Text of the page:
Were the continent crowded with inhabitants, her sufferings under the present circumstances would be intolerable. The more sea port towns we had, the more should we have both to defend and to loose. Our present numbers are so happily proportioned to our wants, that no man need be idle. The diminution of trade affords an army, and the necessities of an army create a new trade.

Debts we have none; and whatever we may contract on this account will serve as a glorious memento of our virtue. Can we but leave posterity with a settled form of government, an independent constitution of its own, the purchase at any price will be cheap. But to expend millions for the sake of getting a few we acts repealed, and routing the present ministry only, is unworthy the charge, and is using posterity with the utmost cruelty; because it is leaving them the great work to do, and a debt upon their backs, from which they derive no advantage. Such a thought is unworthy a man of honor, and is the true characteristic of a narrow heart and a peddling politician.

The debt we may contract doth not deserve our regard if the work be but accomplished. No nation ought to be without a debt. A national debt is a national bond; and when it bears no interest, is in no case a grievance. Britain is oppressed with a debt of upwards of one hundred and forty millions sterling, for which she pays upwards of four millions interest. And as a compensation for her debt, she has a large navy; America is without a debt, and without a navy; yet for the twentieth part of the English national debt, could have a navy as large again. The navy of England is not worth, at this time, more than three millions and a half sterling.

The first and second editions of this pamphlet were published without the following calculations, which are now given as a proof that the above estimation of the navy is a just one. See Entic's naval history, intro. page 56.

The charge of building a ship of each rate, and furnishing her with masts, yards, sails and rigging, together with a proportion of eight months boatswain's and carpenter's sea-stores, as calculated by Mr. Burchett,

Secretary to the navy.

And from hence it is easy to sum up the value, or cost rather, of the whole British navy, which in the year 1757, when it was as its greatest glory consisted of the following ships and guns:

         Ships   Guns    Cost of one     Cost of all

         6       100       35,533        213,318

         12      90        29,886        358,632

         12      80        23,638        283,656

         43      70        27,785        746,755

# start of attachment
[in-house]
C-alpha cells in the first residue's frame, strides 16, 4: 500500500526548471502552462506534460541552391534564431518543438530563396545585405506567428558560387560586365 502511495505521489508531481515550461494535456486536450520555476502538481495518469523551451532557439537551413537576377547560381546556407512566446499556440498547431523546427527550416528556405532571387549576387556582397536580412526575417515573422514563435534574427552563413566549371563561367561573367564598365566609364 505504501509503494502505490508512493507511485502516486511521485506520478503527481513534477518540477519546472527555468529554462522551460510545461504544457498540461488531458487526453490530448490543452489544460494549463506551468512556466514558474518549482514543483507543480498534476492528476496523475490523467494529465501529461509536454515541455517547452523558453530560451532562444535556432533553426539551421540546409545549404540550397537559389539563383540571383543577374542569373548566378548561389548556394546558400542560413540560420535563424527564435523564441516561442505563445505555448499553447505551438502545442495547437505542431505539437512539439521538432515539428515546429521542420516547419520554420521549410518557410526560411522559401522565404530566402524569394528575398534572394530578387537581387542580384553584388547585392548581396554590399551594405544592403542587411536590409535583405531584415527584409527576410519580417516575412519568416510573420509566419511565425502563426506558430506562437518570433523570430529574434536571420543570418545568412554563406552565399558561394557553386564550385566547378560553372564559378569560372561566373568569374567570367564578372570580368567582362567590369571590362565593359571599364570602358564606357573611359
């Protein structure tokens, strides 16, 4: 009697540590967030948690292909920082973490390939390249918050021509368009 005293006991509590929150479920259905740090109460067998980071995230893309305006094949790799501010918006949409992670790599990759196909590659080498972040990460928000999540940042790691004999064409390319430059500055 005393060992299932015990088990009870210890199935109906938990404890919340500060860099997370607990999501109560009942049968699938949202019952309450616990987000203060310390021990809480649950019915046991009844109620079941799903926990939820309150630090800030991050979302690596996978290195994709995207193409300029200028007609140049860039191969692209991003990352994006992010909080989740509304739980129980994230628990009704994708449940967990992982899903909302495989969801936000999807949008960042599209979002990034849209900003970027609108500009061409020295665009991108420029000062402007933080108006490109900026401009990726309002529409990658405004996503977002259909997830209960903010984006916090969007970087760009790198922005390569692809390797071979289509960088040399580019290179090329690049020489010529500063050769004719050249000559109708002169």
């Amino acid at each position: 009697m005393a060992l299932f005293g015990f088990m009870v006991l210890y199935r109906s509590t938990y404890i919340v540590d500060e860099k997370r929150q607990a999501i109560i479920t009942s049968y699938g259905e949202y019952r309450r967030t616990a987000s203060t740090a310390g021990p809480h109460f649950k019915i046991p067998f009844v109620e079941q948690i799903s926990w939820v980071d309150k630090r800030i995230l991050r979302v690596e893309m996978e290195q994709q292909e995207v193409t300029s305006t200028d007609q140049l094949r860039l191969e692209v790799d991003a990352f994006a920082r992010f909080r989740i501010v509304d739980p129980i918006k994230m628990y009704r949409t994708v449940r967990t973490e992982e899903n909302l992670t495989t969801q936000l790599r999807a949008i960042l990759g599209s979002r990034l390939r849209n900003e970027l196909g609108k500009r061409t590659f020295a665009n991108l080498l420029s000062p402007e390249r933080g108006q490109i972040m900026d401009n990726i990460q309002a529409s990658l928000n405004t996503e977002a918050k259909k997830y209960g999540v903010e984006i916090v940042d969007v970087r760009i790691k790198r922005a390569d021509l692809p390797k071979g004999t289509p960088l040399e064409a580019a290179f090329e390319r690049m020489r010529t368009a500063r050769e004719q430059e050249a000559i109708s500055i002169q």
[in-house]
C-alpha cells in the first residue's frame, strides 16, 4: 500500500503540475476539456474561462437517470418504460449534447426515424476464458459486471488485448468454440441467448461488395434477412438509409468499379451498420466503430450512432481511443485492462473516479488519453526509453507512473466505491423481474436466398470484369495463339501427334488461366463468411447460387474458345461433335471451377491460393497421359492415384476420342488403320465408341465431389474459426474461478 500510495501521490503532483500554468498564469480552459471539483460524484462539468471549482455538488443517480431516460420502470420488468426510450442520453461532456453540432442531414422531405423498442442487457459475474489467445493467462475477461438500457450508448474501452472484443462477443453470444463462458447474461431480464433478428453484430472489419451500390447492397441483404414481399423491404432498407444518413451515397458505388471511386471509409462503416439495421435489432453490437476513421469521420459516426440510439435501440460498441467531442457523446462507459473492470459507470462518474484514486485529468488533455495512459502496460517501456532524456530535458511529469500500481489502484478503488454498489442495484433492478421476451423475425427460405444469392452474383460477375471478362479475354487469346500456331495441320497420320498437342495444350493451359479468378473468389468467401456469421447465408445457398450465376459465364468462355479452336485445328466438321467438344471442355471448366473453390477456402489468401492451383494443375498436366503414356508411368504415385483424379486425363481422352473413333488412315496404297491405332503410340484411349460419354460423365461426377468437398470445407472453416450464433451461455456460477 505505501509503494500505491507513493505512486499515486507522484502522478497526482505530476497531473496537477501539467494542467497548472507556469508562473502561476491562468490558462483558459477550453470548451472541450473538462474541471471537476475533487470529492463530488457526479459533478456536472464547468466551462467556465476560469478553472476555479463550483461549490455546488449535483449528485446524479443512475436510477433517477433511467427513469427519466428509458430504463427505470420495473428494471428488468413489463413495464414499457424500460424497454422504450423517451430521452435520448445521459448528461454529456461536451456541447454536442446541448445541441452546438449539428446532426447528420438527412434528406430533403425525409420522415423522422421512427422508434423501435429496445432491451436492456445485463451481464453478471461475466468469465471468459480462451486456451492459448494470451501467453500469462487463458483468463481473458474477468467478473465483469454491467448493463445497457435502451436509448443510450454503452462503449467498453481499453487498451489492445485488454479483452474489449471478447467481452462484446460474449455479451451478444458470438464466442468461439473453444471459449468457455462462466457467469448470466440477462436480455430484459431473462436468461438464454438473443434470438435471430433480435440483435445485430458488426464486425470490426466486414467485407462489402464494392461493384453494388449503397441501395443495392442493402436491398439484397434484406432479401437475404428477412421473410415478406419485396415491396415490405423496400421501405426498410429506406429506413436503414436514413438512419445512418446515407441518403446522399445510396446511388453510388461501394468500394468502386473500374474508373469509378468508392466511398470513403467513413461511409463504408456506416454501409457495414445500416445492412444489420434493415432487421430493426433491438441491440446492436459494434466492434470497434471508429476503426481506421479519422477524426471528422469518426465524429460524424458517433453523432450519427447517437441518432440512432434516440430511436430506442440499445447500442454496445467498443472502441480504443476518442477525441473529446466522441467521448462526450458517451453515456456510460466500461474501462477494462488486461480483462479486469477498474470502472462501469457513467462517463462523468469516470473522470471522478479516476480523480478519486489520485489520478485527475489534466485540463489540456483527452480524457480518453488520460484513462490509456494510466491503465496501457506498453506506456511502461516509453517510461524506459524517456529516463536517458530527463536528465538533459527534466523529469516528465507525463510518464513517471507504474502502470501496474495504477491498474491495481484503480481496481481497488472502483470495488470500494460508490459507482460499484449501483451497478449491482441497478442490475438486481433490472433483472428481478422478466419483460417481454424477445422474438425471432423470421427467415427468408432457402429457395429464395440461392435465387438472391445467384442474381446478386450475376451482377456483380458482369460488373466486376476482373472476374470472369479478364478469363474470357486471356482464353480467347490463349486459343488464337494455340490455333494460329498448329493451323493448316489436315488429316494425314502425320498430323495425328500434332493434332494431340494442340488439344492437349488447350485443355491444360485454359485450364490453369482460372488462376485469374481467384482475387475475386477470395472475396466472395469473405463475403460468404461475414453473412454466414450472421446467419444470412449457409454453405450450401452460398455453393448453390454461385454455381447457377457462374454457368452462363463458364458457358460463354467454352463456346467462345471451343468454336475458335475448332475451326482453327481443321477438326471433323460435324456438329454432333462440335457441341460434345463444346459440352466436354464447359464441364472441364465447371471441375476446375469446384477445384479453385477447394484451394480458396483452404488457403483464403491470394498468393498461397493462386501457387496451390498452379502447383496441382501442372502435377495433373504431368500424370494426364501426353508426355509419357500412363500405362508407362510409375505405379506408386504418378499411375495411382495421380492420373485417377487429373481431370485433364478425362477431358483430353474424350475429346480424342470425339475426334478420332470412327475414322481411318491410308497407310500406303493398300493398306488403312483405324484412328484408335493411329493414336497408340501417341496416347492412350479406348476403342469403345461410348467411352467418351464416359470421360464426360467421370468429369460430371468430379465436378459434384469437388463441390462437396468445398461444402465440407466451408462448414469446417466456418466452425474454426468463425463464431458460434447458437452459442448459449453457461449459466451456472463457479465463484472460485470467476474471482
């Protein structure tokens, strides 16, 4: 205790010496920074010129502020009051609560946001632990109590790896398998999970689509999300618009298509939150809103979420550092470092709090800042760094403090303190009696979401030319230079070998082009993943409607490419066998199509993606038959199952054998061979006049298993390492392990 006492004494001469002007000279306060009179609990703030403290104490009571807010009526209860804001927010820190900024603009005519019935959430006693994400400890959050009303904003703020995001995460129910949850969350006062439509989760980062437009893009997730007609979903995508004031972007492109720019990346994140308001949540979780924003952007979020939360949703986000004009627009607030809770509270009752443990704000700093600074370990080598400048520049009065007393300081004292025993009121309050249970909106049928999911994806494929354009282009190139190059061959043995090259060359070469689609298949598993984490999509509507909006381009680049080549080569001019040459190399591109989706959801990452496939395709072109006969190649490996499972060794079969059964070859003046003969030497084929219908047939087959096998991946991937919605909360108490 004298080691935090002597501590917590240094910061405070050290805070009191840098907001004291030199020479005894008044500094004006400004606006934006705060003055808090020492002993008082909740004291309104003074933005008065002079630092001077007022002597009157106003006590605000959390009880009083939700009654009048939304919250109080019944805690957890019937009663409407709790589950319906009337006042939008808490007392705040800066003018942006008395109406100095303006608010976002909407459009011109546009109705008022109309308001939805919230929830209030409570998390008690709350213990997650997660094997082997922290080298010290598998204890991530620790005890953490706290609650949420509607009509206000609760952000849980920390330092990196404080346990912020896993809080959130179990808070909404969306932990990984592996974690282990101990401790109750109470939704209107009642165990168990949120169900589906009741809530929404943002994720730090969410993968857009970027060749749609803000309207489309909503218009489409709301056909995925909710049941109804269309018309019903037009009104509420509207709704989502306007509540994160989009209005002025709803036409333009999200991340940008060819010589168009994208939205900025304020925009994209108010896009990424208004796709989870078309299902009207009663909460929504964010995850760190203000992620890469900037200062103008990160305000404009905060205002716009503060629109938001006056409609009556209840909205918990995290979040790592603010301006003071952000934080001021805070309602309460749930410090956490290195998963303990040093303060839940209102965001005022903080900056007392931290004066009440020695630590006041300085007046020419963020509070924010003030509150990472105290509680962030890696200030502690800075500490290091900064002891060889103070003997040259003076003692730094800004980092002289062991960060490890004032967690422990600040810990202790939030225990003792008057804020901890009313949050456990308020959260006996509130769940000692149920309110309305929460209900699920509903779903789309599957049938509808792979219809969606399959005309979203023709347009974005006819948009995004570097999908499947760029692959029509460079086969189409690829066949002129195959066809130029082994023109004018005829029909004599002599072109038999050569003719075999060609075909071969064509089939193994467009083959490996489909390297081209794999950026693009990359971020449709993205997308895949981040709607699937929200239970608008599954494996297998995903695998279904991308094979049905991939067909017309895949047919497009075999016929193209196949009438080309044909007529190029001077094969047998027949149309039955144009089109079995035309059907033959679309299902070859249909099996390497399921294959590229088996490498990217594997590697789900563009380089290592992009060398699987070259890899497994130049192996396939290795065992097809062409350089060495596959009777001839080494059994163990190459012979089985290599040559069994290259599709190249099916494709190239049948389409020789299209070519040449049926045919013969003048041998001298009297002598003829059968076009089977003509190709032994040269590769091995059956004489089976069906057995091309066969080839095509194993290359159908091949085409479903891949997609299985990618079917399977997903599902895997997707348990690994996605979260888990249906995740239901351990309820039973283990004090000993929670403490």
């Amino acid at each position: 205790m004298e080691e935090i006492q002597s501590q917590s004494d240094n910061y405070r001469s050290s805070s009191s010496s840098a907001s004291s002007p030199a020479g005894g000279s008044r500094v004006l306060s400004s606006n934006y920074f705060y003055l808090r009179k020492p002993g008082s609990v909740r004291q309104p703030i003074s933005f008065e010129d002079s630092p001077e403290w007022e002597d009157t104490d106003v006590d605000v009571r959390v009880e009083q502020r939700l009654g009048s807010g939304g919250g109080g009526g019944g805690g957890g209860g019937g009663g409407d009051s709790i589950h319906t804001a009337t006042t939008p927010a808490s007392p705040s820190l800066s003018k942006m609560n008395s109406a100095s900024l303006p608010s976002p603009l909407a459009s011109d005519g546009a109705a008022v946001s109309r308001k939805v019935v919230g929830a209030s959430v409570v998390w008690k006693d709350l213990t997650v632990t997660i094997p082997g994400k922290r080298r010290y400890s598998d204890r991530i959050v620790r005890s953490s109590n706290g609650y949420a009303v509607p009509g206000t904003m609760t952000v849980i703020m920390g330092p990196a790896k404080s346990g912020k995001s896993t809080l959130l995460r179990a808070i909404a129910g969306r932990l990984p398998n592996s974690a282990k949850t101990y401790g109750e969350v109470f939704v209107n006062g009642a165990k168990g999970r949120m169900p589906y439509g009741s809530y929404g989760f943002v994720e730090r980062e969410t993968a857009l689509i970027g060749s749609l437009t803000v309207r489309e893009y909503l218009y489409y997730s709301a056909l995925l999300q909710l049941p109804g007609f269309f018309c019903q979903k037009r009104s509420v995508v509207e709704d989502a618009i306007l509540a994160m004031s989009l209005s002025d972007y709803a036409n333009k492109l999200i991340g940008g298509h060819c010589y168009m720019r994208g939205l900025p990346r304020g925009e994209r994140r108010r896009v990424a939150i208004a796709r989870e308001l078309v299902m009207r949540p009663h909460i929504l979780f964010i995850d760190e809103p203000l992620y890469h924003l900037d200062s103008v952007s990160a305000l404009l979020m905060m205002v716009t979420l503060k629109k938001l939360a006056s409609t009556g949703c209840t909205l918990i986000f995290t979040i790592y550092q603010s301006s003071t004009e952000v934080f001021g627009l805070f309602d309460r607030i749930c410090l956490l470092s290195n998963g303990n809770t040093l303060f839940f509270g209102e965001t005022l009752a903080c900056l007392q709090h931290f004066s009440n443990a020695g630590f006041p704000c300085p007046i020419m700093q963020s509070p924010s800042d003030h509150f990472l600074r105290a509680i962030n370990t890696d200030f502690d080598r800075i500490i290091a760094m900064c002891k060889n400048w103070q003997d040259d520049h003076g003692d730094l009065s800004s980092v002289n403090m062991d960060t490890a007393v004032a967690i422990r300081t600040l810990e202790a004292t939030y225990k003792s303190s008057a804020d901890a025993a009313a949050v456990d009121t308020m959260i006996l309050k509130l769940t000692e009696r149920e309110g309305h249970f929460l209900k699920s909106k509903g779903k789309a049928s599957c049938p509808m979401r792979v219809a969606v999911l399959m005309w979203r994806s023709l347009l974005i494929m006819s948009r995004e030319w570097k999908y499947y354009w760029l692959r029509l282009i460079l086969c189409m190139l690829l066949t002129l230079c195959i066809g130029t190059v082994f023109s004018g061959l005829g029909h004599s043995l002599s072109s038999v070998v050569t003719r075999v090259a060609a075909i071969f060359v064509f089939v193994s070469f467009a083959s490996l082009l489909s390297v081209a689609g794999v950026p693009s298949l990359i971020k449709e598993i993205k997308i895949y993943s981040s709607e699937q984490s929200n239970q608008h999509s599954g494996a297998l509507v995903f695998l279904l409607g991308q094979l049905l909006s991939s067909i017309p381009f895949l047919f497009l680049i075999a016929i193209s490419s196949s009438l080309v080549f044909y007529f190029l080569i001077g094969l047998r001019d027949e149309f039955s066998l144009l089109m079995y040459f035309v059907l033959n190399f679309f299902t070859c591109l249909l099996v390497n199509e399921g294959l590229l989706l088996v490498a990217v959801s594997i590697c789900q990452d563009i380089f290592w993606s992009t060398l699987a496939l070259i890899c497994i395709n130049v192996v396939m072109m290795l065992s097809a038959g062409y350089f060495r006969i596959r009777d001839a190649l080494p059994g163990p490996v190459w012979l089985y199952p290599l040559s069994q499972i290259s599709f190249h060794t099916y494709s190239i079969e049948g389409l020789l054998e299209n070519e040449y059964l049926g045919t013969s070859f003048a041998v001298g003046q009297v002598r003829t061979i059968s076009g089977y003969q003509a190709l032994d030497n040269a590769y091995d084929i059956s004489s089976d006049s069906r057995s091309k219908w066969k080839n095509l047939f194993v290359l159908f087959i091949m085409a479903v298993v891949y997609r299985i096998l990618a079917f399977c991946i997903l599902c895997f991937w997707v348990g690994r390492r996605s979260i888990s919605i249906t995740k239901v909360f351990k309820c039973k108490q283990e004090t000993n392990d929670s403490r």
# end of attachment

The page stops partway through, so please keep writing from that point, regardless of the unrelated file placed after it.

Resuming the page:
35      60        14,197        496,895

         40      50        10,606        424,240

         45      40         7,558        340,110

         58      20         3,710        215,180

         85 Sloops, bombs,

         and fireships, one

         with another, at   2,000        170,000

                 Cost                  3,266,786

         Remains for guns,               233,214

                         Total         3,500,000

No country on the globe is so happily situated, so internally capable of raising a fleet as America. Tar, timber, iron, and cordage are her natural produce. We need go abroad for nothing. Whereas the Dutch, who make large profits by hiring out their ships of war to the Spaniards and Portuguese, are obliged to import most of the materials they use. We ought to view the building a fleet as an article of commerce, it being the natural manufactory of this country. It is the best money we can lay out. A navy when finished is worth more than it cost. And is that nice point in national policy, in which commerce and protection are united. Let us build; if we want them not, we can sell; and by that means replace our paper currency with ready gold and silver.

In point of manning a fleet, people in general run into great errors; it is not necessary that one-fourth part should be sailors. The Terrible privateer, Captain Death, stood the hottest engagement of any ship last war, yet had not twenty sailors on board, though her complement of men was upwards of two hundred. A few able and social sailors will soon instruct a sufficient number of active land-men in the common work of a ship. Wherefore, we never can be more capable to begin on maritime matters than now, while our timber is standing, our fisheries blocked up, and our sailors and shipwrights out of employ. Men of war of seventy and 80 guns were built forty years ago in New England, and why not the same now? Ship building is America's greatest pride, and in which, she will in time excel the whole world. The great empires of the east are mostly inland, and consequently excluded from the possibility of rivalling her. Africa is in a state of barbarism; and no power in Europe, hath either such an extent or coast, or such an internal supply of materials. Where nature hath given the one, she has withheld the other; to America only hath she been liberal of both. The vast empire of Russia is almost shut out from the sea; wherefore, her boundless forests, her tar, iron, and cordage are only articles of commerce.